In our published analysis of transactions by narrow value band, we have stress tested the use of nearest £100k rounding on some of the forecasting models and found there to be little impact when this was reduced to £10k.

Quality of geographic data

Our annual statistics provide a breakdown by local authority and Welsh Index of Multiple Deprivation (WIMD) area. This data is also published on the StatsWales website alongside data for National Assembly constituencies.

The local authority field is mandatory for completion on all tax returns, while the postcode is an optional field on the tax return. We can only use the postcode on the tax return to establish the National Assembly constituency or Welsh Index of Multiple Deprivation areas in which a transaction took place. The postcode is either missing or invalid on nearly 5% of tax returns.

In our analysis of local authority data, we derive the local authority from the postcode by looking this up on the ONS’s National Statistics Postcode Database (NSPD). We then compare this information to the local authority selected on the tax return.

  • In 95% of cases, the local authority derived from the postcode matches the local authority provided on the tax return.
  • Where this is not the case, we look at whether the two local authorities are neighbouring (for example, Cardiff and Newport are neighbouring):
    • if yes (neighbouring), we use the local authority provided on the tax return for our statistics. This is the case for around 0.2% of tax returns
    • if no (not neighbouring), we use the local authority derived from the postcode for our statistics. This is the case for less than 0.1% of tax returns. In this circumstance, we believe the postcode is more likely to be correct and that the local authority provided on the tax return is more likely to be incorrectly chosen.
  • In the other 5% of cases where the postcode is missing or invalid, we take the local authority as supplied on the tax return.

Most transactions have one land item associated with them, although some transactions have more than one piece of land associated. We must use details of each land item to determine the local authority. To avoid duplicating transactions with more than one piece of land, a fraction (equal to one divided by the number of land items) has been applied to the transaction and tax due for each. This ensures the data are apportioned between the relevant local authorities whilst maintaining consistency with the overall count of transactions and value of tax due at Wales level.

In our annual statistical release, local authority data is presented for residential and non-residential transactions and tax due, whilst local authority data on the value of properties taxed (known as the consideration) is presented for residential transactions only. This is because there are some non-residential transactions with a particularly large consideration and a possible risk of identifying a taxpayer if we were to publish annual local authority data on these. In future, we will investigate the viability of combining several years of non-residential transactions to support safe publication of consideration data.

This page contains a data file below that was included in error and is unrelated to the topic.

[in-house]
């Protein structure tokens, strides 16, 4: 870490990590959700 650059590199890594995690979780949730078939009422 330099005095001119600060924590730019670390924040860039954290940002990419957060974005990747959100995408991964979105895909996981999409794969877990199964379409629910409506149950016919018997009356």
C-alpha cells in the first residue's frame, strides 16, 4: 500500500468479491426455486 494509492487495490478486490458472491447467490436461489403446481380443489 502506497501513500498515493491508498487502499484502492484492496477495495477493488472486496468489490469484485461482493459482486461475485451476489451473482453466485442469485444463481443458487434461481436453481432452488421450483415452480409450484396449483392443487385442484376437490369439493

In addition, we have published analysis for National Assembly constituencies and Welsh Index of Multiple Deprivation (WIMD) for residential transactions only. As the postcode on the tax return is used to derive these geographies, we have discovered that where the postcode is not supplied, there is a clear bias towards larger non-residential transactions. As these transactions cannot be allocated to a National Assembly constituency or WIMD area, the resulting statistics are not reliable. Therefore, it is not currently appropriate to produce statistics on non-residential transactions for National Assembly constituency or WIMD areas.

Properties sold more than once in a year

All our LTT statistics count transactions during the time period stated, in which the same property or piece of land may have been sold more than once. Our best estimate is that between 3% and 4% of transactions involved a piece of land which has been sold more than once in April 2021 to March 2022.

When do purchasers pay higher rates?

A number of factors can mean a residential transaction is subject to higher rates. These include:

  • purchasing buy-to-let properties
  • buying a second home or holiday home
  • buying a new property while trying to sell an existing one
  • companies like social housing providers buying properties

The LTT statistics only include properties sold in the past year. They don’t represent the full stock of properties in any local authority.

As a useful source of information on people with second addresses, the Office for National Statistics have published a statistical bulletin and dataset on this topic using data from the 2011 Census.